Gisborne has voted in its youngest-ever councillor, Isaac Hughes, after a by-election for the city ward.
Hughes, 27, who was raised on the East Coast and grew up speaking te reo Māori, said he was "happy but nervous" after hearing the news today.
"Obviously the responsibility starts now," he said.
The count showed Hughes had 32 percent of the vote, winning 2598 of 7994 votes. He was 1314 votes ahead of the nearest challenger, Nick Tupara.
Hughes said a core attribute which he hoped to bring to the council table was his ability to "listen to both sides".
"As much as I've formed views, I'm not set in my views, partly due to my age and maybe hopefully who I am."
He believed he could connect with people on "polar opposites of the view spectrum", and hear them out, and also hoped he could work on "bridging the gap between the people and the council".
"Because the council should just be an extension of the people. It shouldn't be this separate entity where people are like 'that's the council', really the council should be us."
Hughes grew up as the oldest of six children in Tokomaru Bay. He was homeschooled by his mother and through correspondence, and te reo Māori was his first language up to the age of seven.
"I used to do national Māori speech competitions," he said.
"I won a couple of those. That was always quite funny because I would go onstage, and I was super skinny, super white, and everyone would be almost laughing at me, and then I would start talking and it was all good."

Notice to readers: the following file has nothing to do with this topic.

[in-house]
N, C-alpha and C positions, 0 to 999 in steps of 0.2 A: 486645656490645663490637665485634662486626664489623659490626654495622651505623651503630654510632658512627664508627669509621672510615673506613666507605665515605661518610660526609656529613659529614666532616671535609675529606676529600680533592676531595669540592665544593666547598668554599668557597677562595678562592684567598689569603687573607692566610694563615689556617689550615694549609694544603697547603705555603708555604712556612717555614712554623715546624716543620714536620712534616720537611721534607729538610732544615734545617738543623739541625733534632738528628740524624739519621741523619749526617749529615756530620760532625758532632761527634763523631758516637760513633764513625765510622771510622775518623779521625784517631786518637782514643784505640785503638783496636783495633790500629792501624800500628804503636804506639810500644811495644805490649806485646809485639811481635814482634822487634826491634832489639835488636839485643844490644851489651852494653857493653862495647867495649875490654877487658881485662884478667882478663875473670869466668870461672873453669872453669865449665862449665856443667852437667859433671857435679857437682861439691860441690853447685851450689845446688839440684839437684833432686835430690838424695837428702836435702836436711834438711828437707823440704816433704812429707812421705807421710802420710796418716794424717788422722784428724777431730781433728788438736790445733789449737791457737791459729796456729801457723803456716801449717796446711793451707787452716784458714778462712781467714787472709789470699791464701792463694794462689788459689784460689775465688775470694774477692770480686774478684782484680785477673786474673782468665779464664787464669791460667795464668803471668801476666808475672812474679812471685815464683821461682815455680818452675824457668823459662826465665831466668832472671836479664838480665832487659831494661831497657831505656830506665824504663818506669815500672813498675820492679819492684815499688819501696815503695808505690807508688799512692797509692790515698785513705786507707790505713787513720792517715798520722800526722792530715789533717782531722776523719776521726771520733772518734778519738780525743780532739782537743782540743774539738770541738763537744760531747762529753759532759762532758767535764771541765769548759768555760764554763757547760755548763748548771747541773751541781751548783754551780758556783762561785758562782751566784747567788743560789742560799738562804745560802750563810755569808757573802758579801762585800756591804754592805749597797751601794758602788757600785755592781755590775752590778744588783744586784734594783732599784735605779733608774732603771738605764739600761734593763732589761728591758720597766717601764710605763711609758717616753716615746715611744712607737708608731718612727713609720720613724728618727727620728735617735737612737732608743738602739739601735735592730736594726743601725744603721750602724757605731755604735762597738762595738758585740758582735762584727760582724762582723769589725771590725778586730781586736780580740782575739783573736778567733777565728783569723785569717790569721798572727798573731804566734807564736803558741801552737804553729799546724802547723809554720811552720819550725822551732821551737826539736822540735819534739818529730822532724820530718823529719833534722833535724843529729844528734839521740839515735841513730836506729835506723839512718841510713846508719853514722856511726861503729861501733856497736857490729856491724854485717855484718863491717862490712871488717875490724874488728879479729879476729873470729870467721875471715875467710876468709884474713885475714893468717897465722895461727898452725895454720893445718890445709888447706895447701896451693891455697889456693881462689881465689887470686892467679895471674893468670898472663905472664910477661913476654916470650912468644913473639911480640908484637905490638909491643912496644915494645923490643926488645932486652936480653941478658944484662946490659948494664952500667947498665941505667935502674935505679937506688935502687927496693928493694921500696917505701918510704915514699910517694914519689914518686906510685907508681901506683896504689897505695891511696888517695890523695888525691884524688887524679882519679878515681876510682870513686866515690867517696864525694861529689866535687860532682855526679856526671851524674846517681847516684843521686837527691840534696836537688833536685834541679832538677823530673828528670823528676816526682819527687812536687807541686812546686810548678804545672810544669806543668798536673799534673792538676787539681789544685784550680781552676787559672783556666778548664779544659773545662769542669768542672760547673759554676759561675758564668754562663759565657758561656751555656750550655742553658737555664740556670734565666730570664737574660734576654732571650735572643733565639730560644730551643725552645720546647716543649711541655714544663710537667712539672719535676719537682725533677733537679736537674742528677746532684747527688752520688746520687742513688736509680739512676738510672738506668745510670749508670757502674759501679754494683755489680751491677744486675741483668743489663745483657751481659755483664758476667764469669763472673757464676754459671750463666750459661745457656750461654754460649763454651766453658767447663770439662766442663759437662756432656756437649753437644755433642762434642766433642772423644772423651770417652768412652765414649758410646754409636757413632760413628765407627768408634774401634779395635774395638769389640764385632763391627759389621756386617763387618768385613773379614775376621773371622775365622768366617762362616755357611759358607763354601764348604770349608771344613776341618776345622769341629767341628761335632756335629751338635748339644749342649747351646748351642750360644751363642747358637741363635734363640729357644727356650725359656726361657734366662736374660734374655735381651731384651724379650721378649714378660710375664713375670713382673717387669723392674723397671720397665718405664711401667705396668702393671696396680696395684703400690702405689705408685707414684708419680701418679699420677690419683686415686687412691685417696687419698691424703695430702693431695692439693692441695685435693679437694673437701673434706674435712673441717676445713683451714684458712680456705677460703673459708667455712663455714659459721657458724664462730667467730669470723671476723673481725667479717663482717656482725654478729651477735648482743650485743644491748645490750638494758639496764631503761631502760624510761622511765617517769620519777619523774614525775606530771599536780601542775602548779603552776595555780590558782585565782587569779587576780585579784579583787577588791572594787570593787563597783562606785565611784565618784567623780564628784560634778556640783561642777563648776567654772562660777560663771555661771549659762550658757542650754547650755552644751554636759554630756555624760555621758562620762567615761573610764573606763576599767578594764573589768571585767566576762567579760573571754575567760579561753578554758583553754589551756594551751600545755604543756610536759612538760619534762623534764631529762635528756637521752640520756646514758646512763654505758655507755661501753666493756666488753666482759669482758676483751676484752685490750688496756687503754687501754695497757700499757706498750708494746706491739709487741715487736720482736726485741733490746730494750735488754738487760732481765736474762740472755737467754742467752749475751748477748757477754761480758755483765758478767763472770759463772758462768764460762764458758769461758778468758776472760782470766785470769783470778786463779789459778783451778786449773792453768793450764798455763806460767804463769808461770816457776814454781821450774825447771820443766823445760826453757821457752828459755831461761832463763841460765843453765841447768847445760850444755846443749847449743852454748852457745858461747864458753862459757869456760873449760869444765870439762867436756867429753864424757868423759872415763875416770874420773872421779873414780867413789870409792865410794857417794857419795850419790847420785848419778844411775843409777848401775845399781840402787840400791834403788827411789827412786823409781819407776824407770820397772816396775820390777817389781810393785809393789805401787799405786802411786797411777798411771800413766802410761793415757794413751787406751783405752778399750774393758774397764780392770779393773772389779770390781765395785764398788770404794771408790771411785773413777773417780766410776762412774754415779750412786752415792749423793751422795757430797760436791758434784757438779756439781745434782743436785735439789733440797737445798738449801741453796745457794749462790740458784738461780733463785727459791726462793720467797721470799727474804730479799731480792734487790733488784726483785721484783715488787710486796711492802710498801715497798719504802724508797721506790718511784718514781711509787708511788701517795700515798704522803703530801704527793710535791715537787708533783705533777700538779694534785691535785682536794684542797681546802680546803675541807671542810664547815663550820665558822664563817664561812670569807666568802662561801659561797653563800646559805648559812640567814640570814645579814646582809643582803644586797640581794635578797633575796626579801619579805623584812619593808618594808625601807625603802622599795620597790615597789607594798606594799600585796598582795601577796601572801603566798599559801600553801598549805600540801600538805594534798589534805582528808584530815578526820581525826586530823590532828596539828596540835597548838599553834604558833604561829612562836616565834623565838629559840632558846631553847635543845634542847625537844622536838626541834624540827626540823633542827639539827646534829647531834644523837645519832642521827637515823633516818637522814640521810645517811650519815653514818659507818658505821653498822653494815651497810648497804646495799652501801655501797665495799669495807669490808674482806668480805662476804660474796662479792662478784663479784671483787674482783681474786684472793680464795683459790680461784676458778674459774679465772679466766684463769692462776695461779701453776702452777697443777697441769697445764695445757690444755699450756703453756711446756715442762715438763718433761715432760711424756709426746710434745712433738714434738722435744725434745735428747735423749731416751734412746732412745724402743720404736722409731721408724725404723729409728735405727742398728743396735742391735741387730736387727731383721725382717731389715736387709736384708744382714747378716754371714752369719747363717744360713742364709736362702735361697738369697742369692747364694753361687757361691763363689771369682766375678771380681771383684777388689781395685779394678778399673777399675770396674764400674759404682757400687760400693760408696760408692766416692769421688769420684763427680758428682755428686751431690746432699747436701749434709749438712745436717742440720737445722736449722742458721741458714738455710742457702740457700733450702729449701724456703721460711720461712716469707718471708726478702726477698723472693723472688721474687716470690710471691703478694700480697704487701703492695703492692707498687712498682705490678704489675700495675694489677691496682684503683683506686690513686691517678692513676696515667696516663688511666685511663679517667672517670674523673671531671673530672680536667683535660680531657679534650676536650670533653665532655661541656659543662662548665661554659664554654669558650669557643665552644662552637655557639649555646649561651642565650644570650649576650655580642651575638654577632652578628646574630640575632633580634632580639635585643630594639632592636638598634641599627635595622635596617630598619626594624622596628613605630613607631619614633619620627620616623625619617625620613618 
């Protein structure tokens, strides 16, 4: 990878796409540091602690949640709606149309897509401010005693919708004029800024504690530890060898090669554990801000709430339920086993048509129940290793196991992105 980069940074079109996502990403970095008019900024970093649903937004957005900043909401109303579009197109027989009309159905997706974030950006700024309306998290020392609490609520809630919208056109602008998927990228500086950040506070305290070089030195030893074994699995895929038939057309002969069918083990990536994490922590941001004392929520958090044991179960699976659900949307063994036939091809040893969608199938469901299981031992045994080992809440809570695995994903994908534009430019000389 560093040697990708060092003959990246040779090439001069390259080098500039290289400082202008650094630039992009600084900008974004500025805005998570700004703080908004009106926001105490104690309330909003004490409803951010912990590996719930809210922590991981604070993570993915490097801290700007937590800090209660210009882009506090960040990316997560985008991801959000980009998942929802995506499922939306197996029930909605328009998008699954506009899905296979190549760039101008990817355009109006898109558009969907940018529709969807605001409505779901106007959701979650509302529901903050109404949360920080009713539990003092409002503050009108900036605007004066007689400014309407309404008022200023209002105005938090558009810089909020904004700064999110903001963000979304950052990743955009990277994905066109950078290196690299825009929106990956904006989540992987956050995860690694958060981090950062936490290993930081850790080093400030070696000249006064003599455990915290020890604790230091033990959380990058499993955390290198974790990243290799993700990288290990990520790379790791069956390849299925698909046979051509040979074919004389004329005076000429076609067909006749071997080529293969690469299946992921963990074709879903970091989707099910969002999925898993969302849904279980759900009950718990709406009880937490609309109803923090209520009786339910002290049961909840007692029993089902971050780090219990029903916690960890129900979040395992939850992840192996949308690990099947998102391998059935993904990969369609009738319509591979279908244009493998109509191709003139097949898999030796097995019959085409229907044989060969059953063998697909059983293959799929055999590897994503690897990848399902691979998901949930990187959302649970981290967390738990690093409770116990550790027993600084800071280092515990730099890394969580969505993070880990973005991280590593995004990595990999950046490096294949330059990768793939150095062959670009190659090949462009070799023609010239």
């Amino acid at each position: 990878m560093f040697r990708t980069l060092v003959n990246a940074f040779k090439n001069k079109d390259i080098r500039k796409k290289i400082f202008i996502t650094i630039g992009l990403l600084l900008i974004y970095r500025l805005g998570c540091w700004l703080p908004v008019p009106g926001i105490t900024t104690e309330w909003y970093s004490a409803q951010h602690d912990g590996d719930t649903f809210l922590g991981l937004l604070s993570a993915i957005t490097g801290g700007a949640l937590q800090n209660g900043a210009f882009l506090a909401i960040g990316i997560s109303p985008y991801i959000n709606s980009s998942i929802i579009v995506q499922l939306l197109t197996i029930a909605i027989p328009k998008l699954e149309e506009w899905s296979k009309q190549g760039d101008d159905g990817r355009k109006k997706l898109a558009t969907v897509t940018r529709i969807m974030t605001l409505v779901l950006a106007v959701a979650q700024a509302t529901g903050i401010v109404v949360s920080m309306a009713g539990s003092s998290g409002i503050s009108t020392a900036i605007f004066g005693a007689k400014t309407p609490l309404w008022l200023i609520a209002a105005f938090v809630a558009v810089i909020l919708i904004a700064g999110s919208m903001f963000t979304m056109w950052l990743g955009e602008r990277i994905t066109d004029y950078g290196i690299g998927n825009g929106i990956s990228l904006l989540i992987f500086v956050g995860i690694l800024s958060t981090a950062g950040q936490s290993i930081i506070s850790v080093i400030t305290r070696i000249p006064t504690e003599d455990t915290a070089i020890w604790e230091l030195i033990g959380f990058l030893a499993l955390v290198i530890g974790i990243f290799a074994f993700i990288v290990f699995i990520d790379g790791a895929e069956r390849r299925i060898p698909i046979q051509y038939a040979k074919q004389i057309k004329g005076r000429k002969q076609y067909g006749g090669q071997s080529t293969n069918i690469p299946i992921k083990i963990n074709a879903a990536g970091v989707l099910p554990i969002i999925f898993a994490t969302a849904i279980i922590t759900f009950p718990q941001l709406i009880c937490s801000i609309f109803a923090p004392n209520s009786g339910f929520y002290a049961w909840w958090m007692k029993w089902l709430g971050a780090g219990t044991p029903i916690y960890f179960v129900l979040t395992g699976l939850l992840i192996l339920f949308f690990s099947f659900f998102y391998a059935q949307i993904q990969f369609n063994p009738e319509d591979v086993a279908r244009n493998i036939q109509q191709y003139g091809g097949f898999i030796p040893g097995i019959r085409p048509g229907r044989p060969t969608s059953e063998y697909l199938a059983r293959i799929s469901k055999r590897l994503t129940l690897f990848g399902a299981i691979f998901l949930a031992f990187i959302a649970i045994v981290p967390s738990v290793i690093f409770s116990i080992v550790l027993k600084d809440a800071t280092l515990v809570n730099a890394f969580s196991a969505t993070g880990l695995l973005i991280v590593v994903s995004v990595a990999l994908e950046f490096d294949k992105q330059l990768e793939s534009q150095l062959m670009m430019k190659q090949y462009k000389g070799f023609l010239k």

He moved to Gisborne when he was 18 and completed a Bachelor of Business Studies at EIT Tairāwhiti, and worked a year at Pak'nSave to "pay for my way".
He worked for accounting firm Coates Associates for seven years, while studying to become a chartered accountant, and now works as an auditor at accounting firm BDO.
"As part of this campaigning process, I've gone on the street, I've talked to hundreds of people and found out what they want - and that's really what it comes down to.
"I can have my own ideas but at the end of the day, I'm there to represent the people who voted."
He conceded that was tough "because all of them want different things", but said that would be his job as a councillor - "to weigh up the pros and cons of each position".
He also had an eye on the council's finances.
"I think the main thing is just cutting wasteful council spending and keeping council to its core function, and making sure it does that well in the first instance."
Hughes will be sworn in on Monday morning and then will be "straight into it" with an extraordinary meeting where councillors will make a decision on Maori wards.
Mayor Rehette Stoltz said they were "delighted" he was joining the team.
"He brings with him a youth perspective, energy, obviously his accounting background and a lot of community involvement."
Stoltz also thanked the other candidates.
"It's not easy putting yourself out there, so I do want to thank the people who went out of their way to be part of the process."
The by-election was triggered after Amber Dunn resigned on 19 August.
Seven other candidates were also running for the position - Isaac Te Atawhai Hughes (2598), Nick Tupara (1284), Athena Emmerson (1073), Frank Murphy (1008), Clive Bibby (740), Peter Jones (545), Sydney Clarke (417), Te Aturangi Nepia-Clamp (297).
About 32 percent, or 7994 of the 24,761 electors, had voted by the close of voting at 12 midday on Thursday.
Local Democracy Reporting is a public interest news service supported by RNZ, the News Publishers' Association and NZ On Air.